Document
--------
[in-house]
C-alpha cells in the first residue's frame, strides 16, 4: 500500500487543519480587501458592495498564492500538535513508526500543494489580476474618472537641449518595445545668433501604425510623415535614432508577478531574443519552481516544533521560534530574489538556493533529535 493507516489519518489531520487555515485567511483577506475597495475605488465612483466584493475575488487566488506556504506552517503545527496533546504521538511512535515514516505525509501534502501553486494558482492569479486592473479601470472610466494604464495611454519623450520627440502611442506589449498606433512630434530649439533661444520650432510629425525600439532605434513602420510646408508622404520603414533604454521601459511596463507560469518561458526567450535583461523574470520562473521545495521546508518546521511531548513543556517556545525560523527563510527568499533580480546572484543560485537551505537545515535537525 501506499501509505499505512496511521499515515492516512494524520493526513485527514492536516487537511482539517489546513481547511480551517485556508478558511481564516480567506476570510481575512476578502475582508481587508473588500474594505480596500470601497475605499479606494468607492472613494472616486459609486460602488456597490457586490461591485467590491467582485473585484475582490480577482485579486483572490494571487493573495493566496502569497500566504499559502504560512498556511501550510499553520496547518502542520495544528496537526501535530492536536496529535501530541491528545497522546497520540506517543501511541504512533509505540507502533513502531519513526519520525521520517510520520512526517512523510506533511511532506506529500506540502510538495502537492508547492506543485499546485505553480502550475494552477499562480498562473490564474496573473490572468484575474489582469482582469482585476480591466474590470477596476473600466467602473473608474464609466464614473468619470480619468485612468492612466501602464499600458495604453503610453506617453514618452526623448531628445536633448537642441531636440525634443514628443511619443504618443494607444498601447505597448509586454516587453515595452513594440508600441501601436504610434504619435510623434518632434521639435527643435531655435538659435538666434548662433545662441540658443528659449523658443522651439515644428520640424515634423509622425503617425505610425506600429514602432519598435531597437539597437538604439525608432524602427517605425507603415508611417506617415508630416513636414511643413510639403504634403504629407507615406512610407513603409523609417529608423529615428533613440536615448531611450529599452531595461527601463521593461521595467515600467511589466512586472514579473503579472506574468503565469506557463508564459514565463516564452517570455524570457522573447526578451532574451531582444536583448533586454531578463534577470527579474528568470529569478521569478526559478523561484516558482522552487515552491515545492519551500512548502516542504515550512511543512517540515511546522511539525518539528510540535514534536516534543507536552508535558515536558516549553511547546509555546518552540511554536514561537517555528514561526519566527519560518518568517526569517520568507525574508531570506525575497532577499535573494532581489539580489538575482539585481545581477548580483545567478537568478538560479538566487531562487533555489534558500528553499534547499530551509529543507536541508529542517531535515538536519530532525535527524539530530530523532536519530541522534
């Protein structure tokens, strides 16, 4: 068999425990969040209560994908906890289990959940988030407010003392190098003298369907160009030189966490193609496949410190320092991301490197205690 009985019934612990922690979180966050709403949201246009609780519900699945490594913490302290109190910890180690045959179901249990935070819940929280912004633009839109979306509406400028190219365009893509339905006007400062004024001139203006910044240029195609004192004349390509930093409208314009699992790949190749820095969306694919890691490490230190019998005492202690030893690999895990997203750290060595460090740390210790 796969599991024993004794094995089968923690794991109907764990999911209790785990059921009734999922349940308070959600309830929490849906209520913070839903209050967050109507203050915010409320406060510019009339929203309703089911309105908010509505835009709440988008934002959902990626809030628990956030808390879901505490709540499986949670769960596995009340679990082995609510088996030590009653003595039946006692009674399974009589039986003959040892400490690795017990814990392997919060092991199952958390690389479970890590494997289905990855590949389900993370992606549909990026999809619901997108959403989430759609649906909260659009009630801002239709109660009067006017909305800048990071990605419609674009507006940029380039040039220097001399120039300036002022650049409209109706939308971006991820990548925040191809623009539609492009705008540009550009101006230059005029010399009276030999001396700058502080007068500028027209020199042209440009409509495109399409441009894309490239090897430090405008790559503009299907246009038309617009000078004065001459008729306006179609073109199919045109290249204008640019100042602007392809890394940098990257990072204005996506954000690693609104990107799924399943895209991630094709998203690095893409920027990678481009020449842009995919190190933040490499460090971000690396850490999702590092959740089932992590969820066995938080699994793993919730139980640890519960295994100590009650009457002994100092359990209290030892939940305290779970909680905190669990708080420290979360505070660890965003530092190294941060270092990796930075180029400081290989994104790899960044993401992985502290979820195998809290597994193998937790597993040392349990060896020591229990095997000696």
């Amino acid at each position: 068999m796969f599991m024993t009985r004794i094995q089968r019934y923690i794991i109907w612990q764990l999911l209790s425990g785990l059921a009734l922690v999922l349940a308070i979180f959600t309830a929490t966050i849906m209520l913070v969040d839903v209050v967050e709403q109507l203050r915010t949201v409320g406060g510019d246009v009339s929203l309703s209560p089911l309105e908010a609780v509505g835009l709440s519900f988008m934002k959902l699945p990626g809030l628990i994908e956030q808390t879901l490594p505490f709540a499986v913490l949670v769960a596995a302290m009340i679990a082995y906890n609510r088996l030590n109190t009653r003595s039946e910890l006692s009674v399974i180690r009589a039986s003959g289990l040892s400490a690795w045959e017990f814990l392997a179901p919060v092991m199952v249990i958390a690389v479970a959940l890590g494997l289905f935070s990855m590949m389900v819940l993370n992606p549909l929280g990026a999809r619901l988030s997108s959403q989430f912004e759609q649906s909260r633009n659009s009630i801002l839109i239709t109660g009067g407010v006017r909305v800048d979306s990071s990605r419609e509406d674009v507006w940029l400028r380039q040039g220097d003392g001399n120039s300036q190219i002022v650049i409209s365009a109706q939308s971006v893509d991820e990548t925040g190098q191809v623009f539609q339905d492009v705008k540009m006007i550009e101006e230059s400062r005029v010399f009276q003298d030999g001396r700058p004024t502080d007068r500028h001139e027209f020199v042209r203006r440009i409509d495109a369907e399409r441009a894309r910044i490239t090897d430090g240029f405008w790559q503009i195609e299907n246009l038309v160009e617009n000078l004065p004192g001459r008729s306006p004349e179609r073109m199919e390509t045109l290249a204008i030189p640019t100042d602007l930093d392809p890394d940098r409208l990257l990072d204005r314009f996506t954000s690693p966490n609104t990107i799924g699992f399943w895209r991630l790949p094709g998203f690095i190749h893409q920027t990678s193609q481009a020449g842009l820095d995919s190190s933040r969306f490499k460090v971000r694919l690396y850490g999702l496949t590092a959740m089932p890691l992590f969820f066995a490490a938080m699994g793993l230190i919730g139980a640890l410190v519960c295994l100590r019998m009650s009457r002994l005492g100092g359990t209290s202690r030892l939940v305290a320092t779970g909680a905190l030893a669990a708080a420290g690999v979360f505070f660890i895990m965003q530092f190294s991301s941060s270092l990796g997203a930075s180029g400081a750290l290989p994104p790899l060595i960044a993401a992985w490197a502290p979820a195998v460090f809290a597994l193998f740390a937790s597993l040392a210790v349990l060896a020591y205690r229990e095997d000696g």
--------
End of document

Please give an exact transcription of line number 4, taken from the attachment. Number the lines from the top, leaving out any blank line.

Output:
């Amino acid at each position: 068999m796969f599991m024993t009985r004794i094995q089968r019934y923690i794991i109907w612990q764990l999911l209790s425990g785990l059921a009734l922690v999922l349940a308070i979180f959600t309830a929490t966050i849906m209520l913070v969040d839903v209050v967050e709403q109507l203050r915010t949201v409320g406060g510019d246009v009339s929203l309703s209560p089911l309105e908010a609780v509505g835009l709440s519900f988008m934002k959902l699945p990626g809030l628990i994908e956030q808390t879901l490594p505490f709540a499986v913490l949670v769960a596995a302290m009340i679990a082995y906890n609510r088996l030590n109190t009653r003595s039946e910890l006692s009674v399974i180690r009589a039986s003959g289990l040892s400490a690795w045959e017990f814990l392997a179901p919060v092991m199952v249990i958390a690389v479970a959940l890590g494997l289905f935070s990855m590949m389900v819940l993370n992606p549909l929280g990026a999809r619901l988030s997108s959403q989430f912004e759609q649906s909260r633009n659009s009630i801002l839109i239709t109660g009067g407010v006017r909305v800048d979306s990071s990605r419609e509406d674009v507006w940029l400028r380039q040039g220097d003392g001399n120039s300036q190219i002022v650049i409209s365009a109706q939308s971006v893509d991820e990548t925040g190098q191809v623009f539609q339905d492009v705008k540009m006007i550009e101006e230059s400062r005029v010399f009276q003298d030999g001396r700058p004024t502080d007068r500028h001139e027209f020199v042209r203006r440009i409509d495109a369907e399409r441009a894309r910044i490239t090897d430090g240029f405008w790559q503009i195609e299907n246009l038309v160009e617009n000078l004065p004192g001459r008729s306006p004349e179609r073109m199919e390509t045109l290249a204008i030189p640019t100042d602007l930093d392809p890394d940098r409208l990257l990072d204005r314009f996506t954000s690693p966490n609104t990107i799924g699992f399943w895209r991630l790949p094709g998203f690095i190749h893409q920027t990678s193609q481009a020449g842009l820095d995919s190190s933040r969306f490499k460090v971000r694919l690396y850490g999702l496949t590092a959740m089932p890691l992590f969820f066995a490490a938080m699994g793993l230190i919730g139980a640890l410190v519960c295994l100590r019998m009650s009457r002994l005492g100092g359990t209290s202690r030892l939940v305290a320092t779970g909680a905190l030893a669990a708080a420290g690999v979360f505070f660890i895990m965003q530092f190294s991301s941060s270092l990796g997203a930075s180029g400081a750290l290989p994104p790899l060595i960044a993401a992985w490197a502290p979820a195998v460090f809290a597994l193998f740390a937790s597993l040392a210790v349990l060896a020591y205690r229990e095997d000696g």